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Castiglone's Book of the Courtier

post #1 of 4
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This is one of the important books that any clothing conniseur should have read once since it introduced the concept of sprezzuatura, studied carelessness. He writes that 'true art is what does not seem to be art; and the most important thing is to conceal it.' That is why we don't exactly match the tie with the handkerchief, to make it look as if we aren't trying that hard. But, I'm having a lot of difficulty reading the book. I just can't stand the style, so I've been cherry picking sections of the book and just wanted to know if I've interpreted it correctly. I feel that I must have missed something, because the logic of sprezzatura doesn't make sense. The problem with my translation is that they never use the term 'sprezzataura'. So, there's this one passage where he writes of 'showing a certain nonchalance with regard to what is not essential.' Is he saying that you should have this nonchalance for only things that aren't important? That would make sense since society has often stated that men interested in clothing are friviolous, and that's why we try to not show how much we know about it. But, then, he also applies this concept to women and to other situations as well. I'm not sure what the purpose of sprezzatura in clothing would be. As an example, if a artist could draw something simple perfectly, then it would imply the artist could draw a masterpiece if he put in the effort. Yet, if you're already dressed up in a suit, its not like there's any more room left to show how more skillfull you are as a dresser. And, does concept translate well into other cultures? There are certain cultures, i.e. Asian cultures, which glorify hard work and sacrifice. Would the Japanese or Chinese try to cultivate an image in their dress where they appear to have not put too much effort into this?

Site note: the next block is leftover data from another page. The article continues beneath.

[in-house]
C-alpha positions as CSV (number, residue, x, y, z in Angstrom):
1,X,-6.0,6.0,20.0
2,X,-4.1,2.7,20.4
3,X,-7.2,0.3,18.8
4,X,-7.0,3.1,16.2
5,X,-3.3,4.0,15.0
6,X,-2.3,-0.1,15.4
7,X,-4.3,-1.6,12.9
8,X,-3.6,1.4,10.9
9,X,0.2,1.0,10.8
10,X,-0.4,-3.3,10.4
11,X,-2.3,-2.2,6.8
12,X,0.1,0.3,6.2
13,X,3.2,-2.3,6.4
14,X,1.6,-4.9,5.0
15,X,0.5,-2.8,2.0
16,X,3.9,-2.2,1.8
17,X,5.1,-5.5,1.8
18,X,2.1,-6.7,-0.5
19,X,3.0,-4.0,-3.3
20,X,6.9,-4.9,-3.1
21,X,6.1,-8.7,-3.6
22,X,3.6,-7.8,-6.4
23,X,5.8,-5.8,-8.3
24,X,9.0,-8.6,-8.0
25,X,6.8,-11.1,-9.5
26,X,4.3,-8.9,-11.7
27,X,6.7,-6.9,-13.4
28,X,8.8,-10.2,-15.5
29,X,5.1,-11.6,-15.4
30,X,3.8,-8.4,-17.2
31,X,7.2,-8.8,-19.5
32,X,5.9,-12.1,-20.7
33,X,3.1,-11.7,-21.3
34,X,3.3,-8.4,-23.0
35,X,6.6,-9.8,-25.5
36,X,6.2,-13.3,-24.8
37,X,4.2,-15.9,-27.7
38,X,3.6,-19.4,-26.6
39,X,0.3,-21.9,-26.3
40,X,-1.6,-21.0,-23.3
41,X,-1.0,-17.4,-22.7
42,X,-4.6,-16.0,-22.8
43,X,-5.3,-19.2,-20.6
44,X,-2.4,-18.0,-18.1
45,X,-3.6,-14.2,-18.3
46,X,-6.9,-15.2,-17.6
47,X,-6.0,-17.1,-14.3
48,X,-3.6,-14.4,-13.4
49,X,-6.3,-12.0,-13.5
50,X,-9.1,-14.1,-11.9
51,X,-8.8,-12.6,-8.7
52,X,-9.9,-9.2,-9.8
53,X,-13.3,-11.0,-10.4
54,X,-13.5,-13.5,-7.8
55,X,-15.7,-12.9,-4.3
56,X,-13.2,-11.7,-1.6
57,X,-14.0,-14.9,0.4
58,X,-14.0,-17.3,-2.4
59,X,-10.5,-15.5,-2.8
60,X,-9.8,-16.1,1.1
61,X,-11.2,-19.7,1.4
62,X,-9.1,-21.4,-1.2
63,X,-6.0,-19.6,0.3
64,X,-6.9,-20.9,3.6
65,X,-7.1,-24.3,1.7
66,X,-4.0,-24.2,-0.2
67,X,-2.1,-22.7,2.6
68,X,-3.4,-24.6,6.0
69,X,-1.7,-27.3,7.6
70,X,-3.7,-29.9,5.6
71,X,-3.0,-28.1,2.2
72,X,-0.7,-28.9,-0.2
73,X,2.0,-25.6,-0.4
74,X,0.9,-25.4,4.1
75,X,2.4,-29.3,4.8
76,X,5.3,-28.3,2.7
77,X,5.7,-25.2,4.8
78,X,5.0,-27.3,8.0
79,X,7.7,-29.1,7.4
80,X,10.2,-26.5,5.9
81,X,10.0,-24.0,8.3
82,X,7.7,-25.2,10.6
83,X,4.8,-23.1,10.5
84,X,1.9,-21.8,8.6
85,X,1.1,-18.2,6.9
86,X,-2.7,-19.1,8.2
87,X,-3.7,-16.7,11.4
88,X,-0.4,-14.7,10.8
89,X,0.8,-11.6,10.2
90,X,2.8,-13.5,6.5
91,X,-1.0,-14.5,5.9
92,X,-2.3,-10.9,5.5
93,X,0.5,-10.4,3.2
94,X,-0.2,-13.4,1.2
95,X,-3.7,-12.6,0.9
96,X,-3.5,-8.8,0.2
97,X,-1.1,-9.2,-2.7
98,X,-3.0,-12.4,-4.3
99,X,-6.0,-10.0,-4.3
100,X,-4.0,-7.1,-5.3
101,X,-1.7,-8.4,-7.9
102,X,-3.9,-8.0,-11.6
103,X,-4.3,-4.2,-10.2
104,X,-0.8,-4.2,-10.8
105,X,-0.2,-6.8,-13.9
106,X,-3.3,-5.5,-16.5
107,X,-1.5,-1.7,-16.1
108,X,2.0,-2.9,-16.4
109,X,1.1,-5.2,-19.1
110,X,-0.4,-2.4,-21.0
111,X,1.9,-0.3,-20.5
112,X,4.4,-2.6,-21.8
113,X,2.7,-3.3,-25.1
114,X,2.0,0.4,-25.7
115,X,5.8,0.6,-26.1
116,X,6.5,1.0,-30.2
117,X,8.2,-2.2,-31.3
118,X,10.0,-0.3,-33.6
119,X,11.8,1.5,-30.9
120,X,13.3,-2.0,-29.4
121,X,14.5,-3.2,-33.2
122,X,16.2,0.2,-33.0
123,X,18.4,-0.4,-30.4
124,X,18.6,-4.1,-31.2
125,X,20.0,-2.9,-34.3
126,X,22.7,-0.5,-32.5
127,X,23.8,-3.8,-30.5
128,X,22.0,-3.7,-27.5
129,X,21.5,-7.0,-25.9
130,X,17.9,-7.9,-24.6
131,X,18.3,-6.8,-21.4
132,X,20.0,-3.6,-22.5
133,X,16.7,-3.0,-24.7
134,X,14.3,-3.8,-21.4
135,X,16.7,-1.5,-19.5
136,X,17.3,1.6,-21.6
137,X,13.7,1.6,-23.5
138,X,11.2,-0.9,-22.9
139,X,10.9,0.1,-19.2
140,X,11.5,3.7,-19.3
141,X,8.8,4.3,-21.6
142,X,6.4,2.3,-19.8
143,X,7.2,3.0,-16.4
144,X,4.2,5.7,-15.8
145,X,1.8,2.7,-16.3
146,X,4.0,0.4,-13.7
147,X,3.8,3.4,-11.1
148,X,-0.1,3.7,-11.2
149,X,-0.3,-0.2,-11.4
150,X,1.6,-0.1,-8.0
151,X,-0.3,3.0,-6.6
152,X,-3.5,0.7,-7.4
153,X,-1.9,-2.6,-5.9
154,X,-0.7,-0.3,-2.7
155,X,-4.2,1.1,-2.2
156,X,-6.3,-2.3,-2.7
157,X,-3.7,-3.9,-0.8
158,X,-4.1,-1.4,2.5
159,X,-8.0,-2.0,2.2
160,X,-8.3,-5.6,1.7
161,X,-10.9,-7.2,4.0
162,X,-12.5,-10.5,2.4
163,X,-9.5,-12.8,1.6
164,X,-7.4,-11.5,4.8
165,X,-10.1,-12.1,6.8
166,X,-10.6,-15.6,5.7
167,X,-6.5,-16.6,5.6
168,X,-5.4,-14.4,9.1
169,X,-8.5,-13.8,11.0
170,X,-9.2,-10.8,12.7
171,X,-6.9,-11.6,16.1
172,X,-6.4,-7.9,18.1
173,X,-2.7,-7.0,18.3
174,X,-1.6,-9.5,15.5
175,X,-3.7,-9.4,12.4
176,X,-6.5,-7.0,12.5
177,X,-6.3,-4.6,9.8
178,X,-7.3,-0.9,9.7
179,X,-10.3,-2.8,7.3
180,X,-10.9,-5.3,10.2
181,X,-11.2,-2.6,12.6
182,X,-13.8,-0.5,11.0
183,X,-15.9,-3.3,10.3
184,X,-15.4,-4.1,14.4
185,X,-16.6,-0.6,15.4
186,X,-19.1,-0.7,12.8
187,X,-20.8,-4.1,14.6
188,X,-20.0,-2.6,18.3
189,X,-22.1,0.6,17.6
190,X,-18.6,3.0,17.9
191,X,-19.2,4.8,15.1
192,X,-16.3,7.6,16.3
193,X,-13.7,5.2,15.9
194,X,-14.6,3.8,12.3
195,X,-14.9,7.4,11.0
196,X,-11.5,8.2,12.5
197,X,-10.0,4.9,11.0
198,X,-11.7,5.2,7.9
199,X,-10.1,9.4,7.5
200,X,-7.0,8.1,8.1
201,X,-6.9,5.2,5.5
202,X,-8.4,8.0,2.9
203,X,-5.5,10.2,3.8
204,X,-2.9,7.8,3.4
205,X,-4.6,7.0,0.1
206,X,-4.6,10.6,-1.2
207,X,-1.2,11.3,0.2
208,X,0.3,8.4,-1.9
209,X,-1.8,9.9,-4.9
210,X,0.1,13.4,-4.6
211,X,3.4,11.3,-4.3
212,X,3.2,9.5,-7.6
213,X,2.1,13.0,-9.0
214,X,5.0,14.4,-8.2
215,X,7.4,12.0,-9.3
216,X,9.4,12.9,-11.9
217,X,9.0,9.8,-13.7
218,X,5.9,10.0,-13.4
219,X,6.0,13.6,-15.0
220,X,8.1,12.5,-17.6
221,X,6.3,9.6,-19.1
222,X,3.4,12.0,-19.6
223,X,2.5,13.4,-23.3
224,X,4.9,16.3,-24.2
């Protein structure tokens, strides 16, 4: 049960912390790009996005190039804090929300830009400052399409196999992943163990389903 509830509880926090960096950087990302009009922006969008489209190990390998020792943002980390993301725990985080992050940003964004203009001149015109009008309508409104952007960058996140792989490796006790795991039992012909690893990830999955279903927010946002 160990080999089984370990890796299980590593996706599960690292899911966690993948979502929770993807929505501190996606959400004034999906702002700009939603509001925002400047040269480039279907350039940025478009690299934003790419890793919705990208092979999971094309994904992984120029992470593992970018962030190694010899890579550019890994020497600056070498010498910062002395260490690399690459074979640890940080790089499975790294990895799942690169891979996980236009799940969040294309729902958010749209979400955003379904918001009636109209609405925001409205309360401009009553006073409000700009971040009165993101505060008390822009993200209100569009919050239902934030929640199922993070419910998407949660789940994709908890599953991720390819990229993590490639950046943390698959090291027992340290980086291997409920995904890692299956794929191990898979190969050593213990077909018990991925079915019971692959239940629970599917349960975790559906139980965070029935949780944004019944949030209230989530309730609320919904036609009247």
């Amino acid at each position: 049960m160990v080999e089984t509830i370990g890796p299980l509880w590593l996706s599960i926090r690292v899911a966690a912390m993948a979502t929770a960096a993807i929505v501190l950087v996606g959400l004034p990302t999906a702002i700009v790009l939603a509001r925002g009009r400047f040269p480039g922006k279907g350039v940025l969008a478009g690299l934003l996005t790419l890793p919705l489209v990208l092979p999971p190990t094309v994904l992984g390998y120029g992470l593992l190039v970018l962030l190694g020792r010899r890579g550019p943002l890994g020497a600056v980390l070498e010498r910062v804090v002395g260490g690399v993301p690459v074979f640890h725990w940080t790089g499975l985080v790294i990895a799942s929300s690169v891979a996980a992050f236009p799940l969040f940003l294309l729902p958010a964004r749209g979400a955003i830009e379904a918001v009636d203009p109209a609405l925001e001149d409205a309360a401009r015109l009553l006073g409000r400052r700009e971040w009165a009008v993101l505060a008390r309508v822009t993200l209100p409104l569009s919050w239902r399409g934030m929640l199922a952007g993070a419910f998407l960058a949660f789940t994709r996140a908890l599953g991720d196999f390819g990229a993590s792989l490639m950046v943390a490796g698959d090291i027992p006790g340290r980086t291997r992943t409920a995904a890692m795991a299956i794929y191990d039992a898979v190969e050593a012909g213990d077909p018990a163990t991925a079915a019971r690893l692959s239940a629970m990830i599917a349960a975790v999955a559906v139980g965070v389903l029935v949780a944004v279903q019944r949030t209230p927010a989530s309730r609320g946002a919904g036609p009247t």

post #2 of 4
This is Giuseppie Castiglione of the Chinese courtier fame, yes? Known as Lang Shi-Ning in China.
post #3 of 4
No, this is Baltasar/Baldassare Castiglione of Rennaissance-era Italy (I want to say Milan); I believe he lived during the late 15th and early 16th centuries. I know one of his contemporaries was Raphael, who painted a somewhat famous portrait of him.
post #4 of 4
I love clothing and the Italian Renaissance. I wrote my dissertation on Machiavelli, and wrote a whole book about clothes that is a take-off on The Prince. But The Book of the Courtier defeated me. I could barely get through it. One thing is certain: translations are almost all lame. I have three supposedly "literal" translations of The Prince; they are far better than the average translation, but they are not altogether reliable. I still have to have the Italian text nearby at all times.
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